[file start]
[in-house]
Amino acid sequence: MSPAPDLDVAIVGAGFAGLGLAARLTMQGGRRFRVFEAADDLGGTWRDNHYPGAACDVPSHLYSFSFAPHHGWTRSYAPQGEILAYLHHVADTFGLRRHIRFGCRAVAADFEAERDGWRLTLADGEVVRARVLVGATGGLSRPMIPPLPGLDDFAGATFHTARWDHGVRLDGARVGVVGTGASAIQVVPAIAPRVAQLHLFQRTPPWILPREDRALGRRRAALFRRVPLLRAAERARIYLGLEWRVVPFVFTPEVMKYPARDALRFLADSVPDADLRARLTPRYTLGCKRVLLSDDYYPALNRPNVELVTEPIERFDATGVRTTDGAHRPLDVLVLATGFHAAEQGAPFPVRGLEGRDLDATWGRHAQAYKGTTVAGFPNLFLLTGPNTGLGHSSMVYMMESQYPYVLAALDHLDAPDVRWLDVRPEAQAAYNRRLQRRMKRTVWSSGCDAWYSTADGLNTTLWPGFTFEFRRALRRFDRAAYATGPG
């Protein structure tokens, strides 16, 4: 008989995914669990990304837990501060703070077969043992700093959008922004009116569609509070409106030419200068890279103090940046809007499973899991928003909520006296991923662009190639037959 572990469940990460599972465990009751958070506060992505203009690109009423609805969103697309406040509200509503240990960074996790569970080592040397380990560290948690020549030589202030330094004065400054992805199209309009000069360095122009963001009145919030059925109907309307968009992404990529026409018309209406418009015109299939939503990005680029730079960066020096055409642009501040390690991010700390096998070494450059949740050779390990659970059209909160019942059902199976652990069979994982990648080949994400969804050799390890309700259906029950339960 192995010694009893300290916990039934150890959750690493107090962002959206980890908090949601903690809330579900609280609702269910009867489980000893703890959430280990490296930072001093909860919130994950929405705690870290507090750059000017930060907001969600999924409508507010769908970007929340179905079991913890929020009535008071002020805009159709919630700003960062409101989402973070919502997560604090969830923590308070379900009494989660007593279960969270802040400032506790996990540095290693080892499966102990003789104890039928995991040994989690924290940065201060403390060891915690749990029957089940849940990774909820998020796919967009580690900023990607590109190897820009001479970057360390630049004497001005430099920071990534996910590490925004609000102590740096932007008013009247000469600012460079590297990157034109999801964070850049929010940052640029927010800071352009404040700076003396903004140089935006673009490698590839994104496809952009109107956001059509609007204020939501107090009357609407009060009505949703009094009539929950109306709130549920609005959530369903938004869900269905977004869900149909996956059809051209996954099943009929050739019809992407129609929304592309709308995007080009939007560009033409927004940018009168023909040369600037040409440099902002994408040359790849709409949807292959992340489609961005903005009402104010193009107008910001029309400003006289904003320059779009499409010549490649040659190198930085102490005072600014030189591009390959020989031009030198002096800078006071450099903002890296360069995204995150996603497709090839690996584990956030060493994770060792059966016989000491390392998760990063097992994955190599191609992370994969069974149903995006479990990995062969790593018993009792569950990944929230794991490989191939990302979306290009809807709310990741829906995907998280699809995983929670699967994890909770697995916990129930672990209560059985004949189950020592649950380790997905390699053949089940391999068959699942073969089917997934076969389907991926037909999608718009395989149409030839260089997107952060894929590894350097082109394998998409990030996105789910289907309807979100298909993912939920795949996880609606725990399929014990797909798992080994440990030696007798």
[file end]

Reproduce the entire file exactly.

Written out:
[in-house]
Amino acid sequence: MSPAPDLDVAIVGAGFAGLGLAARLTMQGGRRFRVFEAADDLGGTWRDNHYPGAACDVPSHLYSFSFAPHHGWTRSYAPQGEILAYLHHVADTFGLRRHIRFGCRAVAADFEAERDGWRLTLADGEVVRARVLVGATGGLSRPMIPPLPGLDDFAGATFHTARWDHGVRLDGARVGVVGTGASAIQVVPAIAPRVAQLHLFQRTPPWILPREDRALGRRRAALFRRVPLLRAAERARIYLGLEWRVVPFVFTPEVMKYPARDALRFLADSVPDADLRARLTPRYTLGCKRVLLSDDYYPALNRPNVELVTEPIERFDATGVRTTDGAHRPLDVLVLATGFHAAEQGAPFPVRGLEGRDLDATWGRHAQAYKGTTVAGFPNLFLLTGPNTGLGHSSMVYMMESQYPYVLAALDHLDAPDVRWLDVRPEAQAAYNRRLQRRMKRTVWSSGCDAWYSTADGLNTTLWPGFTFEFRRALRRFDRAAYATGPG
């Protein structure tokens, strides 16, 4: 008989995914669990990304837990501060703070077969043992700093959008922004009116569609509070409106030419200068890279103090940046809007499973899991928003909520006296991923662009190639037959 572990469940990460599972465990009751958070506060992505203009690109009423609805969103697309406040509200509503240990960074996790569970080592040397380990560290948690020549030589202030330094004065400054992805199209309009000069360095122009963001009145919030059925109907309307968009992404990529026409018309209406418009015109299939939503990005680029730079960066020096055409642009501040390690991010700390096998070494450059949740050779390990659970059209909160019942059902199976652990069979994982990648080949994400969804050799390890309700259906029950339960 192995010694009893300290916990039934150890959750690493107090962002959206980890908090949601903690809330579900609280609702269910009867489980000893703890959430280990490296930072001093909860919130994950929405705690870290507090750059000017930060907001969600999924409508507010769908970007929340179905079991913890929020009535008071002020805009159709919630700003960062409101989402973070919502997560604090969830923590308070379900009494989660007593279960969270802040400032506790996990540095290693080892499966102990003789104890039928995991040994989690924290940065201060403390060891915690749990029957089940849940990774909820998020796919967009580690900023990607590109190897820009001479970057360390630049004497001005430099920071990534996910590490925004609000102590740096932007008013009247000469600012460079590297990157034109999801964070850049929010940052640029927010800071352009404040700076003396903004140089935006673009490698590839994104496809952009109107956001059509609007204020939501107090009357609407009060009505949703009094009539929950109306709130549920609005959530369903938004869900269905977004869900149909996956059809051209996954099943009929050739019809992407129609929304592309709308995007080009939007560009033409927004940018009168023909040369600037040409440099902002994408040359790849709409949807292959992340489609961005903005009402104010193009107008910001029309400003006289904003320059779009499409010549490649040659190198930085102490005072600014030189591009390959020989031009030198002096800078006071450099903002890296360069995204995150996603497709090839690996584990956030060493994770060792059966016989000491390392998760990063097992994955190599191609992370994969069974149903995006479990990995062969790593018993009792569950990944929230794991490989191939990302979306290009809807709310990741829906995907998280699809995983929670699967994890909770697995916990129930672990209560059985004949189950020592649950380790997905390699053949089940391999068959699942073969089917997934076969389907991926037909999608718009395989149409030839260089997107952060894929590894350097082109394998998409990030996105789910289907309807979100298909993912939920795949996880609606725990399929014990797909798992080994440990030696007798």